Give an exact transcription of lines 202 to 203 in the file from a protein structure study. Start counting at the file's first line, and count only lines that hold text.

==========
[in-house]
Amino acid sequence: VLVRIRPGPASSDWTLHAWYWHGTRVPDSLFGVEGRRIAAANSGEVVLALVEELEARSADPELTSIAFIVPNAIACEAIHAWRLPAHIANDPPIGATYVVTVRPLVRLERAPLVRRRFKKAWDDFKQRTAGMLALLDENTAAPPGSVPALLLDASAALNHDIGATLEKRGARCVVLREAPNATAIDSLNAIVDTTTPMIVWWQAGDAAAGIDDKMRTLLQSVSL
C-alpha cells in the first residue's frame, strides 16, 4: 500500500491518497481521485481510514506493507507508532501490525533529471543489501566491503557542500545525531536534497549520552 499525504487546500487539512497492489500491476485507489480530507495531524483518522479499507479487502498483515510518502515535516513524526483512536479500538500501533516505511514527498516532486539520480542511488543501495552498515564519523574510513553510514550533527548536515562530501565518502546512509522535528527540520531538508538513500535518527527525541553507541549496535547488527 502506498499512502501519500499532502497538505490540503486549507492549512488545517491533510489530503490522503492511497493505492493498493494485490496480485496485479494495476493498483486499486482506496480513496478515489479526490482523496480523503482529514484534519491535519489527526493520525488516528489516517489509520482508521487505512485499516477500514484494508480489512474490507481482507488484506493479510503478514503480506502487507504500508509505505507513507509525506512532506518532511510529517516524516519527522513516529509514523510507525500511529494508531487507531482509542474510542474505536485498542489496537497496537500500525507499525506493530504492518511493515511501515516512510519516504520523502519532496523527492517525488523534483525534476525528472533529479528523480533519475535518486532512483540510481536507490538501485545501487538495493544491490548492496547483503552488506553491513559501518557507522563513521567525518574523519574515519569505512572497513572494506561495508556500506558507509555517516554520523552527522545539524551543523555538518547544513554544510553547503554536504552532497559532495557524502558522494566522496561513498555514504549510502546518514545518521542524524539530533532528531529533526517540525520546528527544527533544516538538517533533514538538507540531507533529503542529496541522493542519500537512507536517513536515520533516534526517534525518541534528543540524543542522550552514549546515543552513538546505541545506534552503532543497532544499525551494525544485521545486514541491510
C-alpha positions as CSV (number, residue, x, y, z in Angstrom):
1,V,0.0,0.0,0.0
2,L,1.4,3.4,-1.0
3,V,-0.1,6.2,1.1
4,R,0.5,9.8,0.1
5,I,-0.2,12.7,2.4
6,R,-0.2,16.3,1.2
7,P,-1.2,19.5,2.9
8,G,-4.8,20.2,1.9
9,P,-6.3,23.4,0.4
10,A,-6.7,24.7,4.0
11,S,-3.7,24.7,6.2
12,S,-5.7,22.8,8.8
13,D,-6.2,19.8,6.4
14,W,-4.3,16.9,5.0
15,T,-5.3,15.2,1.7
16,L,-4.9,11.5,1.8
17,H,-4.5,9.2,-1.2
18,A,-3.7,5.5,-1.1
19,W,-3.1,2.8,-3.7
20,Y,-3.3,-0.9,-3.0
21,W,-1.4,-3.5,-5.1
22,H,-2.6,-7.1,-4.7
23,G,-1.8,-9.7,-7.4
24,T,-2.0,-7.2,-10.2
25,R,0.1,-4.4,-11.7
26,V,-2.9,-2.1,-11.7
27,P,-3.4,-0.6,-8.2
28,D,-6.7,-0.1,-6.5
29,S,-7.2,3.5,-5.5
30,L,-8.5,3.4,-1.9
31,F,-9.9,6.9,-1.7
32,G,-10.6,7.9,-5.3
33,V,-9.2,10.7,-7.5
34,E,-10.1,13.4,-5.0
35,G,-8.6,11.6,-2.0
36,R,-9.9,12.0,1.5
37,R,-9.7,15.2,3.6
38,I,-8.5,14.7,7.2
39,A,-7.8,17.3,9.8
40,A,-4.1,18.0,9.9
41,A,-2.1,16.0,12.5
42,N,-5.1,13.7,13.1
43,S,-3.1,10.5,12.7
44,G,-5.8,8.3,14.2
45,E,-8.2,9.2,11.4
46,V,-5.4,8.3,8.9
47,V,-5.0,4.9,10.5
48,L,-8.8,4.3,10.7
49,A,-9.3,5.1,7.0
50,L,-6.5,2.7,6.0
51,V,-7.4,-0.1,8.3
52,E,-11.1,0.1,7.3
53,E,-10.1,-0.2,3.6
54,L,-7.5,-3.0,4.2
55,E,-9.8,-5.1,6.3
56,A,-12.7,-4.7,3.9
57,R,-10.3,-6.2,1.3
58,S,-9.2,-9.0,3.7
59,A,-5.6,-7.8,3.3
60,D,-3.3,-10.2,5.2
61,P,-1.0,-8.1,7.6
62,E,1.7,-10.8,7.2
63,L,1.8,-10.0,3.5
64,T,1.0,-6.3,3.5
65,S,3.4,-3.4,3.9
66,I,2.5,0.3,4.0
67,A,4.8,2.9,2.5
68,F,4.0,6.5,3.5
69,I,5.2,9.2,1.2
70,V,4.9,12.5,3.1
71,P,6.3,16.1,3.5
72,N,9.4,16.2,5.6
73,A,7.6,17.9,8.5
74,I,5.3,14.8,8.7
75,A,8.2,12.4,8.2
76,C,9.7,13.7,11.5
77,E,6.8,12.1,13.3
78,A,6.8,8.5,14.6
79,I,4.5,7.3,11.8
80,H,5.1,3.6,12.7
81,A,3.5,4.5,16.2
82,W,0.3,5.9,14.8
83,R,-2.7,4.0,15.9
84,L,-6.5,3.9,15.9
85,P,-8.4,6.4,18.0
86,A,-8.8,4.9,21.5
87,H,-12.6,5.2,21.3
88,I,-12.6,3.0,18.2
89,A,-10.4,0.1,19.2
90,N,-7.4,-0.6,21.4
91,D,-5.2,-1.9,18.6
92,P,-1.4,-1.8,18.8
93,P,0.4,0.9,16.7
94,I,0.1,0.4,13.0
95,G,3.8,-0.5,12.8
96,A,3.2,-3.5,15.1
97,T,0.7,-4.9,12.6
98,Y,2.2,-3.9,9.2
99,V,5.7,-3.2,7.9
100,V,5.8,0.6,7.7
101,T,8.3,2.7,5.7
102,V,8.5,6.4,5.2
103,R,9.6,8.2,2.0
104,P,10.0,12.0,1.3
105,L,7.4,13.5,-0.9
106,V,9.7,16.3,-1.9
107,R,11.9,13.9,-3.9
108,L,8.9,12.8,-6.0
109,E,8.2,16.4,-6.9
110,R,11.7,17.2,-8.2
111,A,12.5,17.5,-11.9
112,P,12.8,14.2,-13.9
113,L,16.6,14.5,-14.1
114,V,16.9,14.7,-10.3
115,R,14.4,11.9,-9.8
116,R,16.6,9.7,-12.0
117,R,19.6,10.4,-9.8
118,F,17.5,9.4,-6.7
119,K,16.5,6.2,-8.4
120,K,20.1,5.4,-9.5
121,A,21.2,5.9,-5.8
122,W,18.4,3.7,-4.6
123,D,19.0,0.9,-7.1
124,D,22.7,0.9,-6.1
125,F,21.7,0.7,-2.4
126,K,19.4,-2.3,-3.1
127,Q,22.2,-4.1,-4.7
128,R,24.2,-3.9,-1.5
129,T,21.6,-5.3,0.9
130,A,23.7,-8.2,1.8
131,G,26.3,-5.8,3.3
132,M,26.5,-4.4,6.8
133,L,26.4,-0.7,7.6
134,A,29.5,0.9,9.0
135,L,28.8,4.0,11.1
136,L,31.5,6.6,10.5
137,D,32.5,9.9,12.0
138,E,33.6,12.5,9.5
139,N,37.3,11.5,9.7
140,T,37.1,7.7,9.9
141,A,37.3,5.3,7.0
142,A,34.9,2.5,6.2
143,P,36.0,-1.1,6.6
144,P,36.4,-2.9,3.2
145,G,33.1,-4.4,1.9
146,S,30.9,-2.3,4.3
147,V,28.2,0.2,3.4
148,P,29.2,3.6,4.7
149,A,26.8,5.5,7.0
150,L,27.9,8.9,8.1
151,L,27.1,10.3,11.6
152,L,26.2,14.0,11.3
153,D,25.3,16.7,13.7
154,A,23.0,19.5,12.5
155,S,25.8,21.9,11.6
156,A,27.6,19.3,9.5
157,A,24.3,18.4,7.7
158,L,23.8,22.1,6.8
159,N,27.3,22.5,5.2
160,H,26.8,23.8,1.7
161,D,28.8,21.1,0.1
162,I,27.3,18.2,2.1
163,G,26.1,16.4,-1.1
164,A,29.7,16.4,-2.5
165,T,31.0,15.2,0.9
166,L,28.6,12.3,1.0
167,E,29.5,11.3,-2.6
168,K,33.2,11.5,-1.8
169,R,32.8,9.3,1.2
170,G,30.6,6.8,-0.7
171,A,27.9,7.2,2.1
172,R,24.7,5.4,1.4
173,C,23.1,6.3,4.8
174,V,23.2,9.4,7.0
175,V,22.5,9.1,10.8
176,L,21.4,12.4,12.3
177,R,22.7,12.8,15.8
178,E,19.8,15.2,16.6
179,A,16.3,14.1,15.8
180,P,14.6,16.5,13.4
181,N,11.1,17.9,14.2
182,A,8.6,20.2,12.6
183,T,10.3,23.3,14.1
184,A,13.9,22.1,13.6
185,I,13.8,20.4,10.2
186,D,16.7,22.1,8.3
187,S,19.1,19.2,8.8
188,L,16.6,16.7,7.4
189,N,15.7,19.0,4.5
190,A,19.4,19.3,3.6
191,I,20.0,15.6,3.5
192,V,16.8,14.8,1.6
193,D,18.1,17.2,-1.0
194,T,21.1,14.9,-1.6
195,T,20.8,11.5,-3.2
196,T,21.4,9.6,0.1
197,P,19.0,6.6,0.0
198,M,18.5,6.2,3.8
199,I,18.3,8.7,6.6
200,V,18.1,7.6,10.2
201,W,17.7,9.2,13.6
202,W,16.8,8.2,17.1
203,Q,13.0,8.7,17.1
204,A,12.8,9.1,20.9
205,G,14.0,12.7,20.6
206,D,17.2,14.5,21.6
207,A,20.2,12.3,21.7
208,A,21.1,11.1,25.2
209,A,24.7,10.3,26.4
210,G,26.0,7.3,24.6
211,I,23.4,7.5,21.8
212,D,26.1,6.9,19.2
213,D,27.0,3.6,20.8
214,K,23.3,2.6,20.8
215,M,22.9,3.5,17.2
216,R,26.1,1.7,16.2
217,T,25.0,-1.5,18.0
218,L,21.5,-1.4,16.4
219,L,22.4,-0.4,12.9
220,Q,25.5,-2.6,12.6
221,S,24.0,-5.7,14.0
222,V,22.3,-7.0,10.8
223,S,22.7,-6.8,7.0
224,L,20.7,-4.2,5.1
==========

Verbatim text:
198,M,18.5,6.2,3.8
199,I,18.3,8.7,6.6